South L.A. Steps it Up with Inspirational L.A. 2050 Proposals: Great Ideas from the Advancement Project, Black Worker Center, Community Coalition, Community Health Councils, Neighborhood Land Trust, TRUST South L.A., and the WLCAC with Civic Projects

"Anything Can Be Beautiful When You Look" mural near Manual Arts High School. (photo: sahra)

As Damien noted in his post on city-wide projects, voting on proposals submitted for the L.A. 2050 Challenge begins today.

Sorting through the nearly three hundred proposals vying for the $100,000 prize to find the true gems is probably more than a little daunting for the casual observer. I can only imagine the questions running through somebody’s head as the projects begin to blur together: Does the group with the super-cool idea have a good track record of working in the community? Or the capacity to follow through? What about the less flashy ideas? Are they actually better for the community in the long run? Which organizations are best suited to truly empower those they seek to help? Which projects genuinely offer the most effective bang for the buck?

I am really happy to report that the ones submitted by some of my favorite organizations in South L.A. are both solid and likely to make a great contribution to the development of the community. More importantly, perhaps, instead of giving in to the temptation to come up with shiny, new-fangled ideas, the groups submitted proposals for projects intended to build on the important initiatives they have been working towards for a long time or enhance efforts they already have in motion.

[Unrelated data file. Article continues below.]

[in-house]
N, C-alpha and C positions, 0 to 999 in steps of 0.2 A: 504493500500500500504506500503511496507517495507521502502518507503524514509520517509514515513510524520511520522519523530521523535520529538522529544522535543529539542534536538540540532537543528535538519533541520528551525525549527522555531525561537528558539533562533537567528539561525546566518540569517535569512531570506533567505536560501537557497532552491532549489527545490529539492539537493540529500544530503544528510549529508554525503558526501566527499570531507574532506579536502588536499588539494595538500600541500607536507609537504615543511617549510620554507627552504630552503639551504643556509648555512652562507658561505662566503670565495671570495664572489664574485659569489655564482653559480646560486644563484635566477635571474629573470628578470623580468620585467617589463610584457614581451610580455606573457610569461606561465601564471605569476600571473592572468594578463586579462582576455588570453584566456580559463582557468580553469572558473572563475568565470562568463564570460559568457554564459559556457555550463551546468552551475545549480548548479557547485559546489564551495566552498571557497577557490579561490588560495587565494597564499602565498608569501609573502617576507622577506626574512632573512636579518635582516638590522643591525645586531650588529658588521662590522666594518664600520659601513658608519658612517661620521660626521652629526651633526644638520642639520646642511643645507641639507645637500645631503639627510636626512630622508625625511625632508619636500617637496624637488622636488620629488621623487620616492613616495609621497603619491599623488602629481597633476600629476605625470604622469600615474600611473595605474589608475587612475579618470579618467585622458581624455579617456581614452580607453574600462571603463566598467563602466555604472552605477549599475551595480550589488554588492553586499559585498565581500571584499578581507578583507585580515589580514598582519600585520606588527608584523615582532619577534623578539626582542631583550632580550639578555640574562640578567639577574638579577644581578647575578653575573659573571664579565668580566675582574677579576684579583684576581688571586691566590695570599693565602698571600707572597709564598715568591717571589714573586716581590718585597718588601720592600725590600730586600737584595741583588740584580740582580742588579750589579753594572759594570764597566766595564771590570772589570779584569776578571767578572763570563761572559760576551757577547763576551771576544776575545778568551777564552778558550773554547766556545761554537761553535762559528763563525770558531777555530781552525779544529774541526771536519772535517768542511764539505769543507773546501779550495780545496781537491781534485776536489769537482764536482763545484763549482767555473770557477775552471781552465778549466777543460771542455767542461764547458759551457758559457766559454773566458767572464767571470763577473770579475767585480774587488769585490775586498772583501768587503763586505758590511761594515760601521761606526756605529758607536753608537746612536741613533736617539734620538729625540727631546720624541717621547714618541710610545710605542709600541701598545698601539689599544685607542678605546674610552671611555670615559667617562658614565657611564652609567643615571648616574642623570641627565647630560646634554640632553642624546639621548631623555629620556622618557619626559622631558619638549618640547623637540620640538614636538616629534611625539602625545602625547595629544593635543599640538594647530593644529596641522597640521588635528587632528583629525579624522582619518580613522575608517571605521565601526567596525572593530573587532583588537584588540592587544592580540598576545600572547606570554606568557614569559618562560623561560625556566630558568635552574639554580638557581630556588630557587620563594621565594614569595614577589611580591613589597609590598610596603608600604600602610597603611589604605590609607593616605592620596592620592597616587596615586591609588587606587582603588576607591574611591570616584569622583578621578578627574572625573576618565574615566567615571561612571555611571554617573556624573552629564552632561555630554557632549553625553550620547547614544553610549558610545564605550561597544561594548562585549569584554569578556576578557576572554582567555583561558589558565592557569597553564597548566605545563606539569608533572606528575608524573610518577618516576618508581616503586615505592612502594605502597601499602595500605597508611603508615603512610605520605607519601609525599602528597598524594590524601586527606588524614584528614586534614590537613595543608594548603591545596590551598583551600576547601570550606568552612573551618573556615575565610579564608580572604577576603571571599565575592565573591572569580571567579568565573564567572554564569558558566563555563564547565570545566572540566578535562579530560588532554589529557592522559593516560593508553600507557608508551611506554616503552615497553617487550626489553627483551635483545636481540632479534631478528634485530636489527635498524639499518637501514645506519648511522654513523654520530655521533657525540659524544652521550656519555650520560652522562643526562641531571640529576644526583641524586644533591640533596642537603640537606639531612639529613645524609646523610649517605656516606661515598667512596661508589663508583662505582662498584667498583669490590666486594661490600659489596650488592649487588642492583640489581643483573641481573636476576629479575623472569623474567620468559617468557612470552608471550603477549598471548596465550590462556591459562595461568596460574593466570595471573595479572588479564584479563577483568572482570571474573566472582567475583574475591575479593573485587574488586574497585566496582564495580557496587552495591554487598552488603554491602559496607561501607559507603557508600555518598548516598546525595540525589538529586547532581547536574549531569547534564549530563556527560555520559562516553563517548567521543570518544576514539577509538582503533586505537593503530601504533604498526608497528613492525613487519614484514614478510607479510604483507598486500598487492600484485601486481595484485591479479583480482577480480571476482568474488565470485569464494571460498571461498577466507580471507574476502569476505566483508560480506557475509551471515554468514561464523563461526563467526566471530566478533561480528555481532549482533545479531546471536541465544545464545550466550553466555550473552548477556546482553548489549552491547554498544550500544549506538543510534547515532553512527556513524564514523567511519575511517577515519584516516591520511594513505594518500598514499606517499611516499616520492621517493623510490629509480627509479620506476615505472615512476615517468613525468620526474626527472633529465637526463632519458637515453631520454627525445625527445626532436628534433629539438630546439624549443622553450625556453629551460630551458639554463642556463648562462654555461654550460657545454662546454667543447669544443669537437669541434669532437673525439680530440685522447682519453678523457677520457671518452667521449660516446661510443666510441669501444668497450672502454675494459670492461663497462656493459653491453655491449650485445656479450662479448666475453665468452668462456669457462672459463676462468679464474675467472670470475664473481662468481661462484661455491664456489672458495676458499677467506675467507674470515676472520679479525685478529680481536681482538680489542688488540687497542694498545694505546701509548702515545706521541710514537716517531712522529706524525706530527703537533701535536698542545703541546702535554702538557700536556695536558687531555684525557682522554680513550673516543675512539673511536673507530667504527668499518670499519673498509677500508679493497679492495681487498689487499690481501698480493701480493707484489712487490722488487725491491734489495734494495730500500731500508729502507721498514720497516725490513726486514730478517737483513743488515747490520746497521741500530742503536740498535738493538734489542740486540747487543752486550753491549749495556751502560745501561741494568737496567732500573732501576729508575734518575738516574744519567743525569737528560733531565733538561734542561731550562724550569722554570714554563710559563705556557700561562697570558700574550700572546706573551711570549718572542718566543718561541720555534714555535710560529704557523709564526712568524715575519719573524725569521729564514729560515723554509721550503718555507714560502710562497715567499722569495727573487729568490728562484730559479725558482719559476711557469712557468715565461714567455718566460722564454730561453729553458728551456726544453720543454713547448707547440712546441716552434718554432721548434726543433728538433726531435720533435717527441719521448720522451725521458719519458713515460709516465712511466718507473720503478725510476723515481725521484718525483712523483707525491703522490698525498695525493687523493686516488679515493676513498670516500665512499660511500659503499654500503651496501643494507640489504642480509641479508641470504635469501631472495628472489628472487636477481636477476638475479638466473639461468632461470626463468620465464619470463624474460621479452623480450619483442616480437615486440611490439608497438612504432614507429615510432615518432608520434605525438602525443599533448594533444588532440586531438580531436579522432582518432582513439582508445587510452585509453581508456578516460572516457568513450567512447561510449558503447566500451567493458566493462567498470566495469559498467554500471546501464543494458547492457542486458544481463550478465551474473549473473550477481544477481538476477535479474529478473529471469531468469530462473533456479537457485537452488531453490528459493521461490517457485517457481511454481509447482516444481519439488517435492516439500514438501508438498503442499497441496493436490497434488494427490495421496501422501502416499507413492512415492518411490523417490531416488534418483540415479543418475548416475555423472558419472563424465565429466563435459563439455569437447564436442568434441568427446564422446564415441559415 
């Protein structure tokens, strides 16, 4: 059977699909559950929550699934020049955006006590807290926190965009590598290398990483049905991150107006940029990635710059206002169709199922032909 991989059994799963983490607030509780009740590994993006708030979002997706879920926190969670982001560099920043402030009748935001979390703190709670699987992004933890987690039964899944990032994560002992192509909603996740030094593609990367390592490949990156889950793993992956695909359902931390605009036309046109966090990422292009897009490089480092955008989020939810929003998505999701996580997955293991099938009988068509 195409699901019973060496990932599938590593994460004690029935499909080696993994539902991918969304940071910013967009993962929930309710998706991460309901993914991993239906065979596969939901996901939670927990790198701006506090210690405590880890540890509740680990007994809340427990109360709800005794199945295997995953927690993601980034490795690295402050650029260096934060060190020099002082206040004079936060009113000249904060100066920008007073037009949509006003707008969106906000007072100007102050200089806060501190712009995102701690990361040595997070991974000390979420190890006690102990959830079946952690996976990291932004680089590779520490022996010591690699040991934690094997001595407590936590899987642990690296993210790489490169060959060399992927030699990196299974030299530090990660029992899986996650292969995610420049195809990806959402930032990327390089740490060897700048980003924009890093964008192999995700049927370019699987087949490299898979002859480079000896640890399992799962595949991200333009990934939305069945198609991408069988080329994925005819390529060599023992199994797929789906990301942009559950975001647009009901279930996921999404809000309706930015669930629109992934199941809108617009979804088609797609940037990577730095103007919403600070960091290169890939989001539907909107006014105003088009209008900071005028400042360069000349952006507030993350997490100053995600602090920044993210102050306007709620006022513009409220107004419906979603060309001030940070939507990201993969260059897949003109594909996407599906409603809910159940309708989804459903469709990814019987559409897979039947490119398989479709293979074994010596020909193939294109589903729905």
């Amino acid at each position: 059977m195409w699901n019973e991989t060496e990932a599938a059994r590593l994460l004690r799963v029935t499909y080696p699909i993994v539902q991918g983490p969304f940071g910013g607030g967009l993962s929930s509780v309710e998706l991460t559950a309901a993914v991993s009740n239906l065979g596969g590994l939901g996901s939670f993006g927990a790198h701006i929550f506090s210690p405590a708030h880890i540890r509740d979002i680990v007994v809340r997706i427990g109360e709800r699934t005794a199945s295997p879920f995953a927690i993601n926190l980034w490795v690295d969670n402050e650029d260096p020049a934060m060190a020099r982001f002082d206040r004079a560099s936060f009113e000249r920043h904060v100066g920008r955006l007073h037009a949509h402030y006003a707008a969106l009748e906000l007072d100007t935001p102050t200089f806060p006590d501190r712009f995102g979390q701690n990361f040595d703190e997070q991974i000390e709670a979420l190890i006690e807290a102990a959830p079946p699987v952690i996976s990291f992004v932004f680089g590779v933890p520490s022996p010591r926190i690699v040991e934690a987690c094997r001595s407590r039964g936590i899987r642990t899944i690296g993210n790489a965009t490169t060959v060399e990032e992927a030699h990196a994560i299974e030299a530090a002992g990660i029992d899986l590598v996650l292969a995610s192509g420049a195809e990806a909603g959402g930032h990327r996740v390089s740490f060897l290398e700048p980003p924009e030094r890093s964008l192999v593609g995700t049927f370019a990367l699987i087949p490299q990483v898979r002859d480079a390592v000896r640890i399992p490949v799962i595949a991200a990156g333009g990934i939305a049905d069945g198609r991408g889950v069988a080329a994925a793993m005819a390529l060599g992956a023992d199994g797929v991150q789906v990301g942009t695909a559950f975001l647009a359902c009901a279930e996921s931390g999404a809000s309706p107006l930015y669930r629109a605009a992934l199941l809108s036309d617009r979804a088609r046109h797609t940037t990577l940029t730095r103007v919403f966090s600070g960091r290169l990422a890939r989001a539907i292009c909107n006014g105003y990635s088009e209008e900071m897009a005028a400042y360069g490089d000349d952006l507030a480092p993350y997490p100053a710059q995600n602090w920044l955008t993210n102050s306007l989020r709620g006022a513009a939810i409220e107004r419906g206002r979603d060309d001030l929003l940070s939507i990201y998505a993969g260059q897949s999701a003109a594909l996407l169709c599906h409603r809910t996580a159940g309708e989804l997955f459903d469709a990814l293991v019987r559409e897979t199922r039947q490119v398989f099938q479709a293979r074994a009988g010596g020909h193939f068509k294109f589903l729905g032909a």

The Advancement Project: Safe Streets for Watts Students
The Advancement Project has been doing amazing work with the residents of housing developments, the Housing Authority of the City of Los Angeles (HACLA), LAPD, and other community members in Watts over the past year. They have worked to hold HACLA accountable for what goes on within the developments and helped residents build more trusted relationships with the LAPD officers assigned to them. These partnerships have made the community safer overall by reducing crime. Now they want to take that work beyond the projects in order to assist those kids in getting to and from school safely. Working with Safe Routes to School, they propose to train community members to act as monitors on the streets, helping kids go back and forth safely. They also propose having gang interventionists and trained teachers at school ready to welcome the youth with positive messages and contribute to making the environment safer for learning and recreation. Learn more about their efforts here.